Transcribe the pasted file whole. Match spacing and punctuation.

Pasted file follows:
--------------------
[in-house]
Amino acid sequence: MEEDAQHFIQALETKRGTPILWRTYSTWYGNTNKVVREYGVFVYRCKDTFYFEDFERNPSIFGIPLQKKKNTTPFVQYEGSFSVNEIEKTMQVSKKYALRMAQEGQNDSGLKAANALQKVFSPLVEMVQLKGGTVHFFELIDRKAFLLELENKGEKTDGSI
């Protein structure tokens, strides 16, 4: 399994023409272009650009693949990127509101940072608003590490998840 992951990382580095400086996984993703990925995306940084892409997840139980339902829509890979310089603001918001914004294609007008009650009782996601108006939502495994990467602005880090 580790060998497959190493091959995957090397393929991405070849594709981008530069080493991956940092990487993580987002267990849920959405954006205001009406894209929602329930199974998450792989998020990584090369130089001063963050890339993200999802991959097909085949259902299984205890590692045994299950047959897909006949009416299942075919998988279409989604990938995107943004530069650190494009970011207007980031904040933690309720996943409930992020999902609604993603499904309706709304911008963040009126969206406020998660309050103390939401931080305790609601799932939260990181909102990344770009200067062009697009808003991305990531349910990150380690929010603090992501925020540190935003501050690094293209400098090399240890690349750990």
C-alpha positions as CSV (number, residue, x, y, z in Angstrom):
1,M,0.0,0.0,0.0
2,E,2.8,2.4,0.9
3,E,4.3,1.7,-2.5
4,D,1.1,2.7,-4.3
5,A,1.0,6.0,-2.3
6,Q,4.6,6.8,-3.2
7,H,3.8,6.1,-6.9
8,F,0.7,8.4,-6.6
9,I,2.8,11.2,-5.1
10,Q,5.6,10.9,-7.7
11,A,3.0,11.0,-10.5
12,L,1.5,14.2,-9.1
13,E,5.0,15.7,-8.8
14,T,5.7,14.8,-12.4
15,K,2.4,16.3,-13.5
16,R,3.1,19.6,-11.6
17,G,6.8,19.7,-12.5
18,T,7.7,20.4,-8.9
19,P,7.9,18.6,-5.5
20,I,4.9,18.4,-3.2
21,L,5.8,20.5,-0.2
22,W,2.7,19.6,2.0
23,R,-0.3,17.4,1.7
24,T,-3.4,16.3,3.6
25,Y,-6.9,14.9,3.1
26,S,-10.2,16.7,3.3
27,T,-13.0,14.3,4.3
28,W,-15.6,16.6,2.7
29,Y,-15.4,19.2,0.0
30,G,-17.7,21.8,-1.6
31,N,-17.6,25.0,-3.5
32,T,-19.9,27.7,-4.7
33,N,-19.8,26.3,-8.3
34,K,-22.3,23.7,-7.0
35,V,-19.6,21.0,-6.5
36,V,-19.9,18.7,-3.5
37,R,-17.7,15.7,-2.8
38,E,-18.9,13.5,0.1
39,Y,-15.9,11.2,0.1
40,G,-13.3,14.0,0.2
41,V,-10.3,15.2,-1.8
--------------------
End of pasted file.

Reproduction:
[in-house]
Amino acid sequence: MEEDAQHFIQALETKRGTPILWRTYSTWYGNTNKVVREYGVFVYRCKDTFYFEDFERNPSIFGIPLQKKKNTTPFVQYEGSFSVNEIEKTMQVSKKYALRMAQEGQNDSGLKAANALQKVFSPLVEMVQLKGGTVHFFELIDRKAFLLELENKGEKTDGSI
């Protein structure tokens, strides 16, 4: 399994023409272009650009693949990127509101940072608003590490998840 992951990382580095400086996984993703990925995306940084892409997840139980339902829509890979310089603001918001914004294609007008009650009782996601108006939502495994990467602005880090 580790060998497959190493091959995957090397393929991405070849594709981008530069080493991956940092990487993580987002267990849920959405954006205001009406894209929602329930199974998450792989998020990584090369130089001063963050890339993200999802991959097909085949259902299984205890590692045994299950047959897909006949009416299942075919998988279409989604990938995107943004530069650190494009970011207007980031904040933690309720996943409930992020999902609604993603499904309706709304911008963040009126969206406020998660309050103390939401931080305790609601799932939260990181909102990344770009200067062009697009808003991305990531349910990150380690929010603090992501925020540190935003501050690094293209400098090399240890690349750990």
C-alpha positions as CSV (number, residue, x, y, z in Angstrom):
1,M,0.0,0.0,0.0
2,E,2.8,2.4,0.9
3,E,4.3,1.7,-2.5
4,D,1.1,2.7,-4.3
5,A,1.0,6.0,-2.3
6,Q,4.6,6.8,-3.2
7,H,3.8,6.1,-6.9
8,F,0.7,8.4,-6.6
9,I,2.8,11.2,-5.1
10,Q,5.6,10.9,-7.7
11,A,3.0,11.0,-10.5
12,L,1.5,14.2,-9.1
13,E,5.0,15.7,-8.8
14,T,5.7,14.8,-12.4
15,K,2.4,16.3,-13.5
16,R,3.1,19.6,-11.6
17,G,6.8,19.7,-12.5
18,T,7.7,20.4,-8.9
19,P,7.9,18.6,-5.5
20,I,4.9,18.4,-3.2
21,L,5.8,20.5,-0.2
22,W,2.7,19.6,2.0
23,R,-0.3,17.4,1.7
24,T,-3.4,16.3,3.6
25,Y,-6.9,14.9,3.1
26,S,-10.2,16.7,3.3
27,T,-13.0,14.3,4.3
28,W,-15.6,16.6,2.7
29,Y,-15.4,19.2,0.0
30,G,-17.7,21.8,-1.6
31,N,-17.6,25.0,-3.5
32,T,-19.9,27.7,-4.7
33,N,-19.8,26.3,-8.3
34,K,-22.3,23.7,-7.0
35,V,-19.6,21.0,-6.5
36,V,-19.9,18.7,-3.5
37,R,-17.7,15.7,-2.8
38,E,-18.9,13.5,0.1
39,Y,-15.9,11.2,0.1
40,G,-13.3,14.0,0.2
41,V,-10.3,15.2,-1.8